In a heartbreaking revelation, EA is shutting down famed studio Maxis Emeryville, developers of the SimCity series. The news comes as a shocking blow to many in the industry, particularly as it takes place during the Game Developers Conference, where many developers attend game development related events in San Francisco. Maxis developers were the first to break the news on Twitter.
The announcement was succeeded by an outpouring of support for Maxis developers from people around the world before EA finally confirmed the news in a public statement.
Today we are consolidating Maxis IP development to our studios in Redwood Shores, Salt Lake City, Helsinki and Melbourne locations as we close our Emeryville location. Maxis continues to support and develop new experiences for current Sims and SimCity players, while expanding our franchises to new platforms and developing new cross-platform IP.
These changes do not impact our plans for The Sims. Players will continue to see rich new experiences in The Sims 4, with our first expansion pack coming soon along with a full slate of additional updates and content in the pipeline.
All employees impacted by the changes today will be given opportunities to explore other positions within the Maxis studios and throughout EA. For those that are leaving the company, we are working to ensure the best possible transition with separation packages and career assistance.
It’s not entirely unreasonable for many gamers to have seen this coming. While Maxis has multiple studios, as stated in the release, Maxis Emeryville is responsible largely for production of SimCity games, most recently SimCity (2013), which was met with overwhelming unhappiness. The game was a hot mess, and not only failed to deliver an experience that most SimCity fans expected, but largely delivered a broken game. Many features within the game like AI and intelligent pathing for NPCs revealed simple systems that just didn’t work. Games were multiplayer by design, and to compensate for this fact, cities’ sizes were extremely small and restricted, which ran counter not only to every previous SimCity game, but also every game within the city-building genre.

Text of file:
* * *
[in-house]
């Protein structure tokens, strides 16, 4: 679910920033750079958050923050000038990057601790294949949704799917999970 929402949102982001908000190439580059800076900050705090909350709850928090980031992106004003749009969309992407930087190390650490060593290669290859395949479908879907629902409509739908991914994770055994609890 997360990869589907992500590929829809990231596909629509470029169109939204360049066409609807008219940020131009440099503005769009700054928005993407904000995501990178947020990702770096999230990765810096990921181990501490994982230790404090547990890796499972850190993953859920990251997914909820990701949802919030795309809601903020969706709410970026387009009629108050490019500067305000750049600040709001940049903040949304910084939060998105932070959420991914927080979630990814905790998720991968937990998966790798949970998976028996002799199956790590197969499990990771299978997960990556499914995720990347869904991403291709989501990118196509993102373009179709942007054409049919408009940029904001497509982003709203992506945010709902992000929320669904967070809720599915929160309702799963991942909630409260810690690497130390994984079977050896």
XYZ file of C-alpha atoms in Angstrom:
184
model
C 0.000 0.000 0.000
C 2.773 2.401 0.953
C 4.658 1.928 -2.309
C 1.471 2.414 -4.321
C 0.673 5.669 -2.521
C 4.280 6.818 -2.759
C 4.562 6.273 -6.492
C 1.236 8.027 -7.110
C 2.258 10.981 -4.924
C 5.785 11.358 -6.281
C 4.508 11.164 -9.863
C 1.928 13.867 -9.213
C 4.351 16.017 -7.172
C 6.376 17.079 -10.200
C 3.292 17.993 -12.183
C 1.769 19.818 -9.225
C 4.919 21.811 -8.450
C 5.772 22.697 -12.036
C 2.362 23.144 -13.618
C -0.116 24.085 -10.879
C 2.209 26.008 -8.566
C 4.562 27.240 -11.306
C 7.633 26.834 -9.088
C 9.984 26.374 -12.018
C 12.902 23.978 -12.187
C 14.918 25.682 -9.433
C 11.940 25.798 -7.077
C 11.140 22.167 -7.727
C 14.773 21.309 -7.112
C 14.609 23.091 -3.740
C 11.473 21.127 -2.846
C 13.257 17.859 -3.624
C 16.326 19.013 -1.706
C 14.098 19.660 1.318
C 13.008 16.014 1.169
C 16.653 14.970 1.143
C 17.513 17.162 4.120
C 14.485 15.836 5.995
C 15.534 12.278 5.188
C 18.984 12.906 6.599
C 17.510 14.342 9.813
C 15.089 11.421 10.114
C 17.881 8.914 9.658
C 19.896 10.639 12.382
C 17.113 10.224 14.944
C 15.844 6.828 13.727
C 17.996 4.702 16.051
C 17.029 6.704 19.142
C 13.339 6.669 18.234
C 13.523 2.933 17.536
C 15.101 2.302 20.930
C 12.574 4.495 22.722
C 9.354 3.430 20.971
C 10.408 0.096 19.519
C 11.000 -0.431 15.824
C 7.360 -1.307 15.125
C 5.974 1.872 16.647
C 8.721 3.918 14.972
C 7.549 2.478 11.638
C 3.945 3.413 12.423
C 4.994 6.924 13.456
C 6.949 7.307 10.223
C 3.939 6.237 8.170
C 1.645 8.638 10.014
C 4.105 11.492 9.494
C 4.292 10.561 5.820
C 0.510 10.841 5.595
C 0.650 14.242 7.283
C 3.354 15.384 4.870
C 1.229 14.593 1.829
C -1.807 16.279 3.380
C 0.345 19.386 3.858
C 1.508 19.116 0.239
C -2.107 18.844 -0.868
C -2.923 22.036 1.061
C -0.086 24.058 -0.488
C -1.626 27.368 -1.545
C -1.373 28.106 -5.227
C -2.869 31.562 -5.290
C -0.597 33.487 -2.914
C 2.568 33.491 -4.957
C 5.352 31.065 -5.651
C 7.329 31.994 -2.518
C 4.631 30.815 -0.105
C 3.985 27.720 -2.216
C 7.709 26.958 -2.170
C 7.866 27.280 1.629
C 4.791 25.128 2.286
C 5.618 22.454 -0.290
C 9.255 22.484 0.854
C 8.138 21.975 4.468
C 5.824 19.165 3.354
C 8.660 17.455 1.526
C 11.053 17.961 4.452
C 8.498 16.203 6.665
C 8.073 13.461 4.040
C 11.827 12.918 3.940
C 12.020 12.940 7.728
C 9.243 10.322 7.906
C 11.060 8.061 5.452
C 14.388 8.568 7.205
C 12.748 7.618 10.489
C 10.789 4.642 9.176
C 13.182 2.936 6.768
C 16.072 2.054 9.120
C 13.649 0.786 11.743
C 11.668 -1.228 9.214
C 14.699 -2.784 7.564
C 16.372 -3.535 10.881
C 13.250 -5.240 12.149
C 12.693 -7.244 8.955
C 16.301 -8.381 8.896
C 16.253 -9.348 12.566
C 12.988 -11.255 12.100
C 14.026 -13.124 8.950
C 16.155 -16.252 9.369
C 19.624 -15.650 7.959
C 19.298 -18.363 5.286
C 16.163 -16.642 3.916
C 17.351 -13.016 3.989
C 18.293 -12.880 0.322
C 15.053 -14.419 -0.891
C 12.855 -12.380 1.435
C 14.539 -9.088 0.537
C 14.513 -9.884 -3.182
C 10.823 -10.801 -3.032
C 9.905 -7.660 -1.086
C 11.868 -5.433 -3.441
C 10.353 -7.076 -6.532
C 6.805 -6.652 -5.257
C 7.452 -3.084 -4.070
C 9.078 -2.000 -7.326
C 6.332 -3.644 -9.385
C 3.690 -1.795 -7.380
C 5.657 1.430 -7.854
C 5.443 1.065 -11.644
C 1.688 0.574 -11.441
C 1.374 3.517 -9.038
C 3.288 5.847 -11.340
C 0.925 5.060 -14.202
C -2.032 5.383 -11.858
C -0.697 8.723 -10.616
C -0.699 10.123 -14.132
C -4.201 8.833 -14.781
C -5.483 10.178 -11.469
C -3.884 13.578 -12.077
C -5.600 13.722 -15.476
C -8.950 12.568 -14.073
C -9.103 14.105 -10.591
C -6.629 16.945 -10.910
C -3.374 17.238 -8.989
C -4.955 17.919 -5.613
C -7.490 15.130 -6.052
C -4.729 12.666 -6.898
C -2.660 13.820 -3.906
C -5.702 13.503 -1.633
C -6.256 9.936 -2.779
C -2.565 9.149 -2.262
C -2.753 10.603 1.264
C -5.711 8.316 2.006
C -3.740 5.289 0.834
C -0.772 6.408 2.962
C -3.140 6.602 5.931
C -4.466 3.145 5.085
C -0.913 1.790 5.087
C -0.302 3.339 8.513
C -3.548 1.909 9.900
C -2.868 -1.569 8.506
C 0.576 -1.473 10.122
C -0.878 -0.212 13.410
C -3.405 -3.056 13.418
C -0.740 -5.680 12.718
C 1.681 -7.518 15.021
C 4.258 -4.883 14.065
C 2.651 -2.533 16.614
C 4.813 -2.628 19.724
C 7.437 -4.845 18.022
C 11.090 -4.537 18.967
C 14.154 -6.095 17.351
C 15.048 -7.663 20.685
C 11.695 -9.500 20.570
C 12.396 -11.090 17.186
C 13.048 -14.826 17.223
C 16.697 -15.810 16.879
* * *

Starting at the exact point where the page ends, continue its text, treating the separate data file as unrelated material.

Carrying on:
Moreover, and perhaps most egregious was the forced online-only gameplay, which required logging into EA servers for SimCity in order to play. This was met with a complete disaster upon launch as Maxis servers were completely filled to capacity in moments, rendering the game completely unplayable for thousands of people despite being largely a single player game. As if this weren’t bad enough, Maxis – speaking for EA – said that the entire SimCity experience was designed around this online component, and although they were willing to add in a single player component, this would take months of work and fundamentally alter the game’s presentation and further break many of the features in the game. As has become customary with many AAA titles, a modder solved the problem independently, and the game was no less broken than it already was. Maxis eventually implemented the official single-player mode themselves.